|dc.description.abstract||This work focuses on writing as a process describable, registering in time and space, rather than the text. This choice is based on the theoretical and methodological assumption, that, contrary to what one might expect, the product is not the true picture of the production: seeking to understand the writing process from the product would be an illusion. By adopting a genetic approach to the text associated with recording software for writing, so-called
keystroke-logging software, this work tries to put the writing subject in the foreground of writing and gives each apprentice editor understanding within his/her own activity as a writer.
This work is structured around five publications that provide some answers to 9 questions, divided into three themes: (1) transactions that underpin the development of the text [Genesis], (2) temporality that characterizes the Writing [Time] and (3) the impact of the representations of this temporal learning of writing [Representations]. The aim is to demonstrate that the temporality, a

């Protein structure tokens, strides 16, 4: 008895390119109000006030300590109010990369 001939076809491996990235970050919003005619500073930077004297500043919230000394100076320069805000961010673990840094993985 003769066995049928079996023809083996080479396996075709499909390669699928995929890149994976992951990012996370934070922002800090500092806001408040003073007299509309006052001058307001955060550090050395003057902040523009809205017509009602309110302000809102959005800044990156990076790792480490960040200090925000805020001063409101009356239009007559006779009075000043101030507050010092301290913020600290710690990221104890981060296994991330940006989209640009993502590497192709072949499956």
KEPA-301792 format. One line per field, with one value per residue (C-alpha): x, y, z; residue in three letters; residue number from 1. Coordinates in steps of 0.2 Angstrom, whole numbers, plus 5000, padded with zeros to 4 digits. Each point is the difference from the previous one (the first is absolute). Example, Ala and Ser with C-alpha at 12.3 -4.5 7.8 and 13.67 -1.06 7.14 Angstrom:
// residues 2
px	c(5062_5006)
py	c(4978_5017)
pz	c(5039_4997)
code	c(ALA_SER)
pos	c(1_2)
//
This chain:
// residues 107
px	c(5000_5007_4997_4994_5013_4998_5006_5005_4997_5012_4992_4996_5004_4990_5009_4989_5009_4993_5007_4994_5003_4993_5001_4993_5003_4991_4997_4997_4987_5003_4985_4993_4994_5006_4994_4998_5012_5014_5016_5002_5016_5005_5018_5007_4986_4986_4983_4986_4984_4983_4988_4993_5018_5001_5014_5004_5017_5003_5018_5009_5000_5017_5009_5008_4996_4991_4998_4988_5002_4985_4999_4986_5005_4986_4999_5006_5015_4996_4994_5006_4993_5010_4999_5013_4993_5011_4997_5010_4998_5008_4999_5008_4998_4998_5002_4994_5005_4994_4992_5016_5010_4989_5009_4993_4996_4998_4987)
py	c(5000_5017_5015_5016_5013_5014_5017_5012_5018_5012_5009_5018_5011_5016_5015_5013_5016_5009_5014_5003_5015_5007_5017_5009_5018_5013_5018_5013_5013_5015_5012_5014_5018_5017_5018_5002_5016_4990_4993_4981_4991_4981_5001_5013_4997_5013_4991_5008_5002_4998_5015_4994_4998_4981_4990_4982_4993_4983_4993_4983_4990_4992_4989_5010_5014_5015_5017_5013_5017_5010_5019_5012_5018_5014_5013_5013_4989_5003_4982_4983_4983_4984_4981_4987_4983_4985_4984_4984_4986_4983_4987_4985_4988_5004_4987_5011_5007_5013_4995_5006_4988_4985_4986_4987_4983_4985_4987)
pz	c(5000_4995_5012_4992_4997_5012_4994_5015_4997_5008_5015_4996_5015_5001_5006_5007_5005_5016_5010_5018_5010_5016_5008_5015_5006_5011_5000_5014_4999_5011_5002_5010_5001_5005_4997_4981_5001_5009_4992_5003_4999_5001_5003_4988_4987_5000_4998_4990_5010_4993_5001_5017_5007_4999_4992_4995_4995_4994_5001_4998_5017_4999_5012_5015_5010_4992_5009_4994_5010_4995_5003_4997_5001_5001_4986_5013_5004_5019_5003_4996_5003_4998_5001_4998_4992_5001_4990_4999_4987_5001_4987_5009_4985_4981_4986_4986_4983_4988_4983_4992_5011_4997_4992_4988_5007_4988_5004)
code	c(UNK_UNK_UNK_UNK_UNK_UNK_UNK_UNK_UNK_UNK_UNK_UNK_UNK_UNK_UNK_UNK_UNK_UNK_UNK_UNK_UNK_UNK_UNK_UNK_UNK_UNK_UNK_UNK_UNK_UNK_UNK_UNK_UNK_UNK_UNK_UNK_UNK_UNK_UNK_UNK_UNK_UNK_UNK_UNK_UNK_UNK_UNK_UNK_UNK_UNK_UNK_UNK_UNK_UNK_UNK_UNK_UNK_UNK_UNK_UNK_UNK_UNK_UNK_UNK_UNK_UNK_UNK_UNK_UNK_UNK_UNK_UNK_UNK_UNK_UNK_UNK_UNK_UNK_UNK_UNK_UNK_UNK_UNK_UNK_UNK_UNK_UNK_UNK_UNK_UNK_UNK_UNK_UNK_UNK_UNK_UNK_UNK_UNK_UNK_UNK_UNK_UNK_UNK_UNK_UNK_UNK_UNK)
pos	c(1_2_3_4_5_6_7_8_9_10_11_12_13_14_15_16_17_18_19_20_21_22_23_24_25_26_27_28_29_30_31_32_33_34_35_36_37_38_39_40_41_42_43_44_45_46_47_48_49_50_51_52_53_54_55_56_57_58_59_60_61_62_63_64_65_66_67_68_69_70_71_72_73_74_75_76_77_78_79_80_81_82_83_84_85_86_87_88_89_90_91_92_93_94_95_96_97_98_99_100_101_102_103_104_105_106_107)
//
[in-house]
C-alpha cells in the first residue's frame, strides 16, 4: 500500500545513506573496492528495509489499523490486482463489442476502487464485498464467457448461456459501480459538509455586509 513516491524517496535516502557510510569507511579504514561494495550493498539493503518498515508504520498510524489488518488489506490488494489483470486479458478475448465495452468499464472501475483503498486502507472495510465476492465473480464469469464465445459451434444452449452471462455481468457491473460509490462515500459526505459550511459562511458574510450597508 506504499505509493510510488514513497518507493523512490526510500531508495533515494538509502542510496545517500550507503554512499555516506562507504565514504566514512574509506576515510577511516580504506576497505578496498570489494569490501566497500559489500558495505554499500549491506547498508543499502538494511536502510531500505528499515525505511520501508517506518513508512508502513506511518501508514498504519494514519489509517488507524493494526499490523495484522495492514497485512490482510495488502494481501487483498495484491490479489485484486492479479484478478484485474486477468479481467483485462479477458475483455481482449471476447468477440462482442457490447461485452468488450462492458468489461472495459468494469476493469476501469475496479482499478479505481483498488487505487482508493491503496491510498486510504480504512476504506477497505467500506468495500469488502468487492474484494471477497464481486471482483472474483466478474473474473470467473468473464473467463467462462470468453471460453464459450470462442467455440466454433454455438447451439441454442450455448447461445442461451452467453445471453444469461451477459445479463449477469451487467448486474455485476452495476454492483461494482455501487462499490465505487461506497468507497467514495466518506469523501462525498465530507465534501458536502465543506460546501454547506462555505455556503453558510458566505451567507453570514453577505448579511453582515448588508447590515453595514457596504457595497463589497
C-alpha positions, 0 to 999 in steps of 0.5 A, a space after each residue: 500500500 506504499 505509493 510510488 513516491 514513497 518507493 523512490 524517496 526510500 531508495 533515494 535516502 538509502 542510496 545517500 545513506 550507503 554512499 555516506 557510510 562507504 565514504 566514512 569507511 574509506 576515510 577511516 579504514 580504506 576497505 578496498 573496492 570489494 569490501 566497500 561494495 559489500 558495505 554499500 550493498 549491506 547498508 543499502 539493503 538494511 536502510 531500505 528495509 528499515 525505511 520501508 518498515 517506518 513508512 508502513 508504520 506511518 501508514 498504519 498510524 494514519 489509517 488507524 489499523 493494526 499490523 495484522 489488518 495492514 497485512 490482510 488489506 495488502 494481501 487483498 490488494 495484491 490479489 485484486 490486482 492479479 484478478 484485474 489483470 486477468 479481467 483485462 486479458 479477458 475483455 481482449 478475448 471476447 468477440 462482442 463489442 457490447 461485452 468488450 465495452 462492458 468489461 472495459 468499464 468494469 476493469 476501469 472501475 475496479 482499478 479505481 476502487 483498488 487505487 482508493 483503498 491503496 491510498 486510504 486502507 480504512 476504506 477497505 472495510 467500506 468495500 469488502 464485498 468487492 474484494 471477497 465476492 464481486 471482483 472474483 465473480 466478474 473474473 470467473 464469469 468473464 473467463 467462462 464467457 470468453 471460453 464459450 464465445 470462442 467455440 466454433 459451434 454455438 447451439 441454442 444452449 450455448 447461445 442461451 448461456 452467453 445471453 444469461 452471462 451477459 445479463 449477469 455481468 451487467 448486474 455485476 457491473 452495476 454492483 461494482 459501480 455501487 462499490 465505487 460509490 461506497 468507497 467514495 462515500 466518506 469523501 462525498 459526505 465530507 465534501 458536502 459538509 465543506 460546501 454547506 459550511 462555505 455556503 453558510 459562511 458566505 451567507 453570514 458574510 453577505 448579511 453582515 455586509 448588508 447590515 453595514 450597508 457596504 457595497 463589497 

dimension substantial of writing (in addition to the spatiality), may be a relevant educational input, taking advantage of new ways of writing and appropriate digital representations. It's about understanding the temporality of the writing operations during rewriting i.e. revision from two different corpus,
representing two complementary technologies, one on paper and one on screen. Methodology, rooted in genetic criticism, includes contributions from other disciplines such as cognitive psychology, linguistics of writing and the teaching of writing. Much of the work consists in exploring the intersection of disciplines, analyzing the respective contributions of multidisciplinarity, interdisciplinarity and transdisciplinarity. A comparison of terms and concepts
is conducted, and as well a discussion of the relevance of different modes of representation of temporality. It is in this context that is described and exemplified a new way of viewing writing process based on an adaptation of mathematical graph theory.||fi